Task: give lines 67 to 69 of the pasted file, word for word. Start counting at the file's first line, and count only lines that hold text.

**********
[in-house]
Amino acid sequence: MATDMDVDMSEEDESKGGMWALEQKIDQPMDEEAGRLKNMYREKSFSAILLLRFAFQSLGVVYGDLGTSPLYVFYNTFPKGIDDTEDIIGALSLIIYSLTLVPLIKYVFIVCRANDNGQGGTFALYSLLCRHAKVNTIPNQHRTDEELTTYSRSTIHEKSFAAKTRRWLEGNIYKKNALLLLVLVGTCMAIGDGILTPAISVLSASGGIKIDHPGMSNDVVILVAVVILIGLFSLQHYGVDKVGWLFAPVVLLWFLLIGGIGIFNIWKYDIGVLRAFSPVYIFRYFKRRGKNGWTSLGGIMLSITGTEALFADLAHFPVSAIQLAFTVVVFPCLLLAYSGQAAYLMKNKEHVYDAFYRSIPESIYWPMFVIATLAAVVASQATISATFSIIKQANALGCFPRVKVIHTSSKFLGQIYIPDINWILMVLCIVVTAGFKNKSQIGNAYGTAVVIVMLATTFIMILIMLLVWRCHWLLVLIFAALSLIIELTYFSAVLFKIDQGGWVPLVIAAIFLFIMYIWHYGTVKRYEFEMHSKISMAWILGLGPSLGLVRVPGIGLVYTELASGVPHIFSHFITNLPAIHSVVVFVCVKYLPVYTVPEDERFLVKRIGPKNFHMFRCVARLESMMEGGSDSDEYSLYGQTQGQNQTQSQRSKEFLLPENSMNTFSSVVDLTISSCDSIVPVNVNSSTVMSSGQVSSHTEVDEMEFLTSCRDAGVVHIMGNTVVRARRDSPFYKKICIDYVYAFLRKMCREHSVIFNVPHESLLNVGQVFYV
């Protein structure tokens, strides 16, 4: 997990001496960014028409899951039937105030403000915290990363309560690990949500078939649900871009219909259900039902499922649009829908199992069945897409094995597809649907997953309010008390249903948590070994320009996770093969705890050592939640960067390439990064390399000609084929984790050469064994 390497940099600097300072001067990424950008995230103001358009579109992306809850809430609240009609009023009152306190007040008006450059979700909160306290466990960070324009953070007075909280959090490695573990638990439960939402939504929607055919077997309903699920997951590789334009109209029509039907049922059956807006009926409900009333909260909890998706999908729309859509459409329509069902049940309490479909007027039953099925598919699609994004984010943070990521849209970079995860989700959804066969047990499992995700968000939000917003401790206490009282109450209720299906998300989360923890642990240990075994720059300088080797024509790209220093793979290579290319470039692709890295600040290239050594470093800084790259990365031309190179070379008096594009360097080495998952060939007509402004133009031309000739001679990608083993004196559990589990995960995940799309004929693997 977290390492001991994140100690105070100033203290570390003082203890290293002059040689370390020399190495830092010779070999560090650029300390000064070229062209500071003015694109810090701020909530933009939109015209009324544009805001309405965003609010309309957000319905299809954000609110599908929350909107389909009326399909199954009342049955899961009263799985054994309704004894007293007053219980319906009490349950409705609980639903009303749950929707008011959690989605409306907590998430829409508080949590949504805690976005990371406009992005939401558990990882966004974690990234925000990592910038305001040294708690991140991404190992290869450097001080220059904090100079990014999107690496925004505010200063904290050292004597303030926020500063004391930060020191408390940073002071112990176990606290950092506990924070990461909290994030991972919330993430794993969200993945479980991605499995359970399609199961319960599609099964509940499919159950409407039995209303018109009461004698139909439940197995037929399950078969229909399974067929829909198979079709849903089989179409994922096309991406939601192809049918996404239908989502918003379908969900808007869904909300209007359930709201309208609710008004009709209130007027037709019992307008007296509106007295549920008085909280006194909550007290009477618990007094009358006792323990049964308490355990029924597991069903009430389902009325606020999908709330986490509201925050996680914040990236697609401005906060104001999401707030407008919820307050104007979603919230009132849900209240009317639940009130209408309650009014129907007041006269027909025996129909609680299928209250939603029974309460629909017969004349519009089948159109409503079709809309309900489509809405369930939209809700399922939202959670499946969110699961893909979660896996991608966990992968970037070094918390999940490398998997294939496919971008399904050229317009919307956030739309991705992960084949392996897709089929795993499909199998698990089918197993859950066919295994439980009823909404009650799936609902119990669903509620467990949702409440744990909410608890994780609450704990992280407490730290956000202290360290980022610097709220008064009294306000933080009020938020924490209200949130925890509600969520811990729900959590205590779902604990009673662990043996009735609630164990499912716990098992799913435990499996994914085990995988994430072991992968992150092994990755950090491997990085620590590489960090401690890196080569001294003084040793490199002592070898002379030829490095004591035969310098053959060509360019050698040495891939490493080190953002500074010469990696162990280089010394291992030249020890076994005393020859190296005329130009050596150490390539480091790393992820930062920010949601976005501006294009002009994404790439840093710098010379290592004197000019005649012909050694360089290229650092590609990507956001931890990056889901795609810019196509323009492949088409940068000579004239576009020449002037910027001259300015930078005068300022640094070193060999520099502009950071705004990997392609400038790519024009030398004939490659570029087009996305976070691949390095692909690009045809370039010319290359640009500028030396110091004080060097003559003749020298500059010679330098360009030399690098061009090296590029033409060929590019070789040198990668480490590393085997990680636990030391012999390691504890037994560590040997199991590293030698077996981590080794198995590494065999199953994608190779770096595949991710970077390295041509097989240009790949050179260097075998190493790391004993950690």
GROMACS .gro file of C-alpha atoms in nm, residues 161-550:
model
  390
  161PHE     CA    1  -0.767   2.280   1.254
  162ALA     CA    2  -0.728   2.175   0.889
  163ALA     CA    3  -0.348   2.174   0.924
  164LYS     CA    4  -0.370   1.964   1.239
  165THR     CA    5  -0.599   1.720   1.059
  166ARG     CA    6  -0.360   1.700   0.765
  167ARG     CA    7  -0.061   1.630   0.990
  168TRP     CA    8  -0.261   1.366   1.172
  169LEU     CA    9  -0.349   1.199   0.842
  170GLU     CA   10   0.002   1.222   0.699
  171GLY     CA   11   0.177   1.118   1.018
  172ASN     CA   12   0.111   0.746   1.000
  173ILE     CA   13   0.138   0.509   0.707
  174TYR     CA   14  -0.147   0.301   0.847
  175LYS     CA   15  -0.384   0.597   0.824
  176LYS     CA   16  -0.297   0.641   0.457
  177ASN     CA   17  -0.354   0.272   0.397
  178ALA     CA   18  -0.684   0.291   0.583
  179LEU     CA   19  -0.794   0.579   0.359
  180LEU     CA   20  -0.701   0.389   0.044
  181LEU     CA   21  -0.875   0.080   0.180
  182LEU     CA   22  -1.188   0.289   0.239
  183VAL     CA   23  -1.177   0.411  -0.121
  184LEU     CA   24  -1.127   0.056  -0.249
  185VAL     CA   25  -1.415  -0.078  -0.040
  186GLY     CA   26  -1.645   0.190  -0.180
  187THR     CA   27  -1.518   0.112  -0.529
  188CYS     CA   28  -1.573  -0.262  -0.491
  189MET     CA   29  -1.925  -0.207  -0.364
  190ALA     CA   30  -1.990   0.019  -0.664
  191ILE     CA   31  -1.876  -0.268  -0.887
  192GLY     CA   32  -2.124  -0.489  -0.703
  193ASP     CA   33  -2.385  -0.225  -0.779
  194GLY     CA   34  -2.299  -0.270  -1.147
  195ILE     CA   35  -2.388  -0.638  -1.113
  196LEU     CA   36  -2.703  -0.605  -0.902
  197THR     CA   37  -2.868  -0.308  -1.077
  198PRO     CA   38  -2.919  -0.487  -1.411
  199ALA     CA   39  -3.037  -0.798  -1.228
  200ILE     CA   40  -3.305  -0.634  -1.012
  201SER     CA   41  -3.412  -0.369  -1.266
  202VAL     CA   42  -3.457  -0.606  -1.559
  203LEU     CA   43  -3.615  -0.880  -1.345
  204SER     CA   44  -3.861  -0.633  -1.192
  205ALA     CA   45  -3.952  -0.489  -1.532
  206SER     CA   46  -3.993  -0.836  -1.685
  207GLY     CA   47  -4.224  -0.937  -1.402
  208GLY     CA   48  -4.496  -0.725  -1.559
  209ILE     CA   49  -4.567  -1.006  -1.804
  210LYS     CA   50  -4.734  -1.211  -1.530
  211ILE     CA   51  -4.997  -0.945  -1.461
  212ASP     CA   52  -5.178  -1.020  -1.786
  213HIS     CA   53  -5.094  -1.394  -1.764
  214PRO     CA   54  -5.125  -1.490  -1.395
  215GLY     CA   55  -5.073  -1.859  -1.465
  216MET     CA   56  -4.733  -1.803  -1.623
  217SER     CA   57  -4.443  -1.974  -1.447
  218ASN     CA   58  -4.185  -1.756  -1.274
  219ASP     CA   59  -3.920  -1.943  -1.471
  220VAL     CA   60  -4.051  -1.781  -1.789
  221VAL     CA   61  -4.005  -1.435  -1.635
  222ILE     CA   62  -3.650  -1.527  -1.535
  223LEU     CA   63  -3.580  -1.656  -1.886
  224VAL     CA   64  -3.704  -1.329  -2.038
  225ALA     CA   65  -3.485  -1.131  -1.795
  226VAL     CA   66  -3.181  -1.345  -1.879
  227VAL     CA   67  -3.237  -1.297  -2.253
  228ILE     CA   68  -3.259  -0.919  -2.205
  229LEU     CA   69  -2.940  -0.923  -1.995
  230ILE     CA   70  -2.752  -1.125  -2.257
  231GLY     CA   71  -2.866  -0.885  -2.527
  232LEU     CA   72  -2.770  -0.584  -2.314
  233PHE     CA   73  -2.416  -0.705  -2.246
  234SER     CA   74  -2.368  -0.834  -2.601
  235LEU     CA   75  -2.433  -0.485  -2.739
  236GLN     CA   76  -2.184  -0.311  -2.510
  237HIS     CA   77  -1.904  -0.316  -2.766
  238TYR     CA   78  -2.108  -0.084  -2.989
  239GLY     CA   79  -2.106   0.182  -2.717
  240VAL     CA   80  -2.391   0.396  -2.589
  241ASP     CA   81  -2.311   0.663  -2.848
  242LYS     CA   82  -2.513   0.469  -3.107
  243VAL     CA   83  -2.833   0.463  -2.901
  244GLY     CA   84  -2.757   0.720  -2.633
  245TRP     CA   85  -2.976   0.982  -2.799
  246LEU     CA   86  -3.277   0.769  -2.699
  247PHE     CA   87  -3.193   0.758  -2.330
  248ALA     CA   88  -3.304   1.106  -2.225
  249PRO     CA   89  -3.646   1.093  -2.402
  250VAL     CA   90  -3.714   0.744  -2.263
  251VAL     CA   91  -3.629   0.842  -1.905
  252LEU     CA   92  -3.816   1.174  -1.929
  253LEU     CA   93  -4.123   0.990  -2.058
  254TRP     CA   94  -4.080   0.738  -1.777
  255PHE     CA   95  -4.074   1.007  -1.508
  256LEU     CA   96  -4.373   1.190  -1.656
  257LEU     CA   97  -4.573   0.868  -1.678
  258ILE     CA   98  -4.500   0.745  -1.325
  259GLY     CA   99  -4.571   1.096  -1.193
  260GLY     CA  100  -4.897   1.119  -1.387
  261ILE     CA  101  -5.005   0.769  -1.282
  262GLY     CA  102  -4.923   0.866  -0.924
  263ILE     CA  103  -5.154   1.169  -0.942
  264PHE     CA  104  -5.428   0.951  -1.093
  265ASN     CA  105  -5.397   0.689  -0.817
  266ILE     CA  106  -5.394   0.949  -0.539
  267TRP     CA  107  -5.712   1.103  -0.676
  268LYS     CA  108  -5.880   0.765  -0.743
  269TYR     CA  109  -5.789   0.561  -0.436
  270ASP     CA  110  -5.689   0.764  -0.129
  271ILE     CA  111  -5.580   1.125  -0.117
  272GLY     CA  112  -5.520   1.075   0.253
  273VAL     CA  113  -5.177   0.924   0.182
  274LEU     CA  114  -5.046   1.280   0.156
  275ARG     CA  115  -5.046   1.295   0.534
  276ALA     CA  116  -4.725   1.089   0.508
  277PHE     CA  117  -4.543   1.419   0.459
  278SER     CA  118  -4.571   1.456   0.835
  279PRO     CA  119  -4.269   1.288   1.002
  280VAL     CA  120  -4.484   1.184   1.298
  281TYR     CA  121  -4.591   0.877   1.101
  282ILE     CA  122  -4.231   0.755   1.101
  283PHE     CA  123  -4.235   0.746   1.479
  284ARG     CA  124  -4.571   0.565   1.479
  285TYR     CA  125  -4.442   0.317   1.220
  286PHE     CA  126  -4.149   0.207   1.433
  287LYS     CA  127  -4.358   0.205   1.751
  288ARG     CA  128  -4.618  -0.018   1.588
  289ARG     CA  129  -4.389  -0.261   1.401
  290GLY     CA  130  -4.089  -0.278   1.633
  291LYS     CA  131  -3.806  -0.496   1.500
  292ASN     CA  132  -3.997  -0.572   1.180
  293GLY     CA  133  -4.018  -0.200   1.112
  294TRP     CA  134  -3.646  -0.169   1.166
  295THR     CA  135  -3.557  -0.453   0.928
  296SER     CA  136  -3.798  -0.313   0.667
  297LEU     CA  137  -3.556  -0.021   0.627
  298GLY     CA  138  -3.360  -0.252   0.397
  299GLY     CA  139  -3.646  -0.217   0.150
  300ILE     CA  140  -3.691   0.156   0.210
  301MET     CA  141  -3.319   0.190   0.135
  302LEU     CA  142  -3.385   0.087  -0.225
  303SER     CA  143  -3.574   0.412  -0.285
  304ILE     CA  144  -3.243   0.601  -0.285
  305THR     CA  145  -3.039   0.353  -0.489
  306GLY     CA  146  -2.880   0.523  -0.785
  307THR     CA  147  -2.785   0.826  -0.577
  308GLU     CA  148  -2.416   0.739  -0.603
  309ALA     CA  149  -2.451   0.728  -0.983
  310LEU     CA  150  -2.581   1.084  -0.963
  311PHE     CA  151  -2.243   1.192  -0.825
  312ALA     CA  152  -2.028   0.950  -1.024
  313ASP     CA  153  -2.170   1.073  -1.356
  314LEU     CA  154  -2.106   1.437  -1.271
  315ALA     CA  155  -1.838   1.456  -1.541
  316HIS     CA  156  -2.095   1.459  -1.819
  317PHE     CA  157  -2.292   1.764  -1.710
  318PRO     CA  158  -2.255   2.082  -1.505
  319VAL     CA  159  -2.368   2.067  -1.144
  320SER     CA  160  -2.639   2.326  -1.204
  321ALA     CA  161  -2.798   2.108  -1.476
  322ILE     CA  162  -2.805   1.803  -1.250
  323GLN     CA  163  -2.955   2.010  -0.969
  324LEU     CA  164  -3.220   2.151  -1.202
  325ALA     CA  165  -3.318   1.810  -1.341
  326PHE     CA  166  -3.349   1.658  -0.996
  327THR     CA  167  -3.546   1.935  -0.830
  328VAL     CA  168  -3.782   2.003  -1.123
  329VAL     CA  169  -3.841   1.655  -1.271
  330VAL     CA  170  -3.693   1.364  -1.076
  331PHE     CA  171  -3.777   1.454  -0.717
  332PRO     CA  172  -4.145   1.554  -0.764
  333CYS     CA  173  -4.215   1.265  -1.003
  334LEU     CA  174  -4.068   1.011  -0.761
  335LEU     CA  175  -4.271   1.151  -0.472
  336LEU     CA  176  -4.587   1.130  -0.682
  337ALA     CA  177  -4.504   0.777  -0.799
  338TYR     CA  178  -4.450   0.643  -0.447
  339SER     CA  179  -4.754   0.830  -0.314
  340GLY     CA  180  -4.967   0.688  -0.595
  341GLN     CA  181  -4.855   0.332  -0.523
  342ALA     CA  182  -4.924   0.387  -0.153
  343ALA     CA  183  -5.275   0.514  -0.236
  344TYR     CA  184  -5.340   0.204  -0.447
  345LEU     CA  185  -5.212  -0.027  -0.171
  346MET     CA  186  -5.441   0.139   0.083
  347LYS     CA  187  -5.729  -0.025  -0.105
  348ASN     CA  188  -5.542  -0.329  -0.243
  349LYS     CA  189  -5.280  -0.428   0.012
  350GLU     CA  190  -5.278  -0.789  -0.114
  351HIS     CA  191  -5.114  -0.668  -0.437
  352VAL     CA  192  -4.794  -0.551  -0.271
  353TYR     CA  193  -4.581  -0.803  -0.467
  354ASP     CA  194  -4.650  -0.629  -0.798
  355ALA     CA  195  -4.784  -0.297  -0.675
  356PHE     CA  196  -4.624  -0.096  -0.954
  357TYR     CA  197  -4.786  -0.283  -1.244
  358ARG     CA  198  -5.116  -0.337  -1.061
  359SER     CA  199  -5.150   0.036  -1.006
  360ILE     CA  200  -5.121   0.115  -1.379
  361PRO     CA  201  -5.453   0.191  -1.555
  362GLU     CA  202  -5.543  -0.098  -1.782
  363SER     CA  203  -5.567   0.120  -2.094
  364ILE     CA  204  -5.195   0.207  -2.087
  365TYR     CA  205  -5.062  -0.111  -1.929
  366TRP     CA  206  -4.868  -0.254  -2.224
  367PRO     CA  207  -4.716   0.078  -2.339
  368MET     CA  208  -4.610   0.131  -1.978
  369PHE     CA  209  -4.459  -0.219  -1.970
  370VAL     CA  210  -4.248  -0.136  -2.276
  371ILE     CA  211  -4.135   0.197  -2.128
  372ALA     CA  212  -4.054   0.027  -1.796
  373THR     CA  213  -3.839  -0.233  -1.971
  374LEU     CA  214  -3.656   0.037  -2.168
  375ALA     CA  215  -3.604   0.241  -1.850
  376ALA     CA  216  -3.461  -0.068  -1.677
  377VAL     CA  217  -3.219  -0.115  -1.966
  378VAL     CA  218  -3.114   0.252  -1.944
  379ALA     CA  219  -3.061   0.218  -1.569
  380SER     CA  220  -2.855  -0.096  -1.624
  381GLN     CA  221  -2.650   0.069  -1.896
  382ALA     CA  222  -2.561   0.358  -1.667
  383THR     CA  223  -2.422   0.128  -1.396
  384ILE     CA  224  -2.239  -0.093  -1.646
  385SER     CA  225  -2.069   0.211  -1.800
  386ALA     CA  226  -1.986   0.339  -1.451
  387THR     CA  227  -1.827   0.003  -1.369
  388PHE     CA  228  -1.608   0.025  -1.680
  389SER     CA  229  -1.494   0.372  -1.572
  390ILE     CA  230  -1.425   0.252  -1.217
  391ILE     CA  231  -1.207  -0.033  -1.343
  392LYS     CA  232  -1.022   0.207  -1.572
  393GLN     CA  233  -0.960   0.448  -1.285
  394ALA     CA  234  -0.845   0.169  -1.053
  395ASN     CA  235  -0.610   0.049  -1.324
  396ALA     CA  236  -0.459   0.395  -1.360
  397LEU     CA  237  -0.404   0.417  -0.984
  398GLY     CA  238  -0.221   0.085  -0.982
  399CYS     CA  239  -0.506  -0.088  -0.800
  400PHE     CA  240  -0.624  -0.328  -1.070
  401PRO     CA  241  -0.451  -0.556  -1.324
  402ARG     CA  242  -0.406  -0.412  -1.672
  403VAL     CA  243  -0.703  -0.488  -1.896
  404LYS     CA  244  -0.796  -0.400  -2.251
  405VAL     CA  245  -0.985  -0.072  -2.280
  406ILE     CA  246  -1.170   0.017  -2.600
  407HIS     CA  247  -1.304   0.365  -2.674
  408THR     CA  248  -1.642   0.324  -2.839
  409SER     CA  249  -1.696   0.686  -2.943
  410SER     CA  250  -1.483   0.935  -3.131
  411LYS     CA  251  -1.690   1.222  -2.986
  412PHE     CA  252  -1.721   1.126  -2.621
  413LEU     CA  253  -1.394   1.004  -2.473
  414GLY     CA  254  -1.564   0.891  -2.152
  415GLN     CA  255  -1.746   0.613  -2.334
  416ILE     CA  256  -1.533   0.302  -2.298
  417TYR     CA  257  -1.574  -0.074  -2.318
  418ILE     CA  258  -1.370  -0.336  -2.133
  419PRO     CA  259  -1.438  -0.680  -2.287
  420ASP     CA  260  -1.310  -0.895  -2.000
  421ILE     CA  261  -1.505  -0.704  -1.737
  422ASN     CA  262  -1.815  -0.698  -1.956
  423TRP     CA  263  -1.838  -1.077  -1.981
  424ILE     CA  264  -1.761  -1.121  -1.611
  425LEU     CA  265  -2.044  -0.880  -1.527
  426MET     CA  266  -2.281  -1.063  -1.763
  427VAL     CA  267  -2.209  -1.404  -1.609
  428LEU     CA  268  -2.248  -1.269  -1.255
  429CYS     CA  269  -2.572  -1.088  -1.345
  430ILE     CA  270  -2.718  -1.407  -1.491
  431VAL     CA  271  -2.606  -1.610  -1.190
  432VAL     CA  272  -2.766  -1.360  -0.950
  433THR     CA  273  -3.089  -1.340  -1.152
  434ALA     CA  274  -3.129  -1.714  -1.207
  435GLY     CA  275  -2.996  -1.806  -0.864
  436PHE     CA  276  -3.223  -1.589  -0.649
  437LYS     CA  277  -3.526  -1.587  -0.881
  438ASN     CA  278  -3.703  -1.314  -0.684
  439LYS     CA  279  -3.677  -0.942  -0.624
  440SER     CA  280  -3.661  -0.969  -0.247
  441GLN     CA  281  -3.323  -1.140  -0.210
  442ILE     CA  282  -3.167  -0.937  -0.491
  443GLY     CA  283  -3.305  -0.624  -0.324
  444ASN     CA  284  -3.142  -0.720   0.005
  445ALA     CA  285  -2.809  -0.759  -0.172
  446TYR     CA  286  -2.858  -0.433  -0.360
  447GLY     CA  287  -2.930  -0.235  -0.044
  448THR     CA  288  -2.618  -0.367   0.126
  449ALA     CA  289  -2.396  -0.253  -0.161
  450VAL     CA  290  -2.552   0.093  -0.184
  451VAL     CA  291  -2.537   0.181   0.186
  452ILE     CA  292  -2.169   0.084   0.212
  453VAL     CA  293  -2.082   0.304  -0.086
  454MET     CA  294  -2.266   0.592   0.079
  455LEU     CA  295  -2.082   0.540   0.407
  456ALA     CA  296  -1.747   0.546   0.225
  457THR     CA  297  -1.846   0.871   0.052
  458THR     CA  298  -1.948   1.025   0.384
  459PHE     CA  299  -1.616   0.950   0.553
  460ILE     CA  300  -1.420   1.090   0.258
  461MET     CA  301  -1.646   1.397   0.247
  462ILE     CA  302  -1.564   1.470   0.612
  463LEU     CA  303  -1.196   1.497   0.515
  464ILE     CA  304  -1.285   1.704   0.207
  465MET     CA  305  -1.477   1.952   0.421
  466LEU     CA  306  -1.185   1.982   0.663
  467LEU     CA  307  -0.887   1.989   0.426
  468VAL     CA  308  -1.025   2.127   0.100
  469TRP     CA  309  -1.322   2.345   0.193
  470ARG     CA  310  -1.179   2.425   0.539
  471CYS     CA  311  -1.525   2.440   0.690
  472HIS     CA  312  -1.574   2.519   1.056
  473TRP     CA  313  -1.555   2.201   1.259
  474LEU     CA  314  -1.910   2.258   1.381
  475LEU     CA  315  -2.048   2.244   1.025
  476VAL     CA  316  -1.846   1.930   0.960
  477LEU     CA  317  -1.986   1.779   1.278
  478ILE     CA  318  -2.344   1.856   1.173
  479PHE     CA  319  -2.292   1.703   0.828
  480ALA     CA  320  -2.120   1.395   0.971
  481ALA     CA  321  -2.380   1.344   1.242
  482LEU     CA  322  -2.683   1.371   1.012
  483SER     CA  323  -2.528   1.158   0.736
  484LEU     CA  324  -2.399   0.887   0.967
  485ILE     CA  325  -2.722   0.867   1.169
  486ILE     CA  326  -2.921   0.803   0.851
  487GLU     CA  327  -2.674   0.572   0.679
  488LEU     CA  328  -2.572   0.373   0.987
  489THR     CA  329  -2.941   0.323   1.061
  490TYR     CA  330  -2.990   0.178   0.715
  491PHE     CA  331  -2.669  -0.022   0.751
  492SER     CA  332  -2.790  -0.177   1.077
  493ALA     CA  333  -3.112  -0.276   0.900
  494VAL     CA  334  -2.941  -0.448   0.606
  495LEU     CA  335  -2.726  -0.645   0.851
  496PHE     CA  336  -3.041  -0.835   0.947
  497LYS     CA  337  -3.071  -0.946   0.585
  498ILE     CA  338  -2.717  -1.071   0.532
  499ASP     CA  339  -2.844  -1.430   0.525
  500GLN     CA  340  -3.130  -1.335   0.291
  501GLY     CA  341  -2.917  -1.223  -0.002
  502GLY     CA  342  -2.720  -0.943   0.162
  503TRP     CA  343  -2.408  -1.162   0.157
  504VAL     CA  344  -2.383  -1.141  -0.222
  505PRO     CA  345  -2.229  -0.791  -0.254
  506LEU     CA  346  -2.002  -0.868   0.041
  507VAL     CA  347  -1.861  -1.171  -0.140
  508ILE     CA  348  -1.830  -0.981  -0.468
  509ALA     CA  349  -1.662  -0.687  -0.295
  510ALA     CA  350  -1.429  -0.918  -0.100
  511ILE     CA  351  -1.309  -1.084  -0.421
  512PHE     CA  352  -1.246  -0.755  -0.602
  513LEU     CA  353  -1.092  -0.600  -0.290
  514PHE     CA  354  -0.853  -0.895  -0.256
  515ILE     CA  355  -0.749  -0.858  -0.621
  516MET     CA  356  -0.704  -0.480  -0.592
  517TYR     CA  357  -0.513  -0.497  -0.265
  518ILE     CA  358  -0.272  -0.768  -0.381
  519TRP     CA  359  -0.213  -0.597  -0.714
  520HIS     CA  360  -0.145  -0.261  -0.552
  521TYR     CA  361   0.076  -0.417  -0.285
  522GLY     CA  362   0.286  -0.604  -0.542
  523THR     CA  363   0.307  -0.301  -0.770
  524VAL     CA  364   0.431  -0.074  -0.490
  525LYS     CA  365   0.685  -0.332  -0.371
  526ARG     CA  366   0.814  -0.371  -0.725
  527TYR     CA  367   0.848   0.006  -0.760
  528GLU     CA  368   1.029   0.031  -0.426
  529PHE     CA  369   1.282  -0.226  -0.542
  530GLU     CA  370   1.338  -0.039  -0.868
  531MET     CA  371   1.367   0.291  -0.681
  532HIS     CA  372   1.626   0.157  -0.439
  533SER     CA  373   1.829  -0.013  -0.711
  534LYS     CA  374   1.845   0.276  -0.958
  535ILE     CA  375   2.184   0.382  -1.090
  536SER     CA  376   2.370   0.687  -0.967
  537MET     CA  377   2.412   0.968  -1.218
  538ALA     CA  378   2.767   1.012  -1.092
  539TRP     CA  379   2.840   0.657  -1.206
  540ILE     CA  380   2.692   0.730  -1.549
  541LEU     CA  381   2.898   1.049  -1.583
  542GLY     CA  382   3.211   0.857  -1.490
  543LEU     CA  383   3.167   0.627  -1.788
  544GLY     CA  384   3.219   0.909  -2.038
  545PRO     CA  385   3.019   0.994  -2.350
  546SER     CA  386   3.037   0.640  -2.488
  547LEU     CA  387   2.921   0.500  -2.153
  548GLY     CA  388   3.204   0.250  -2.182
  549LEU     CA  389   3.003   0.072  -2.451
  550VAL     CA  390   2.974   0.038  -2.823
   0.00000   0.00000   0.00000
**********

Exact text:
  221VAL     CA   61  -4.005  -1.435  -1.635
  222ILE     CA   62  -3.650  -1.527  -1.535
  223LEU     CA   63  -3.580  -1.656  -1.886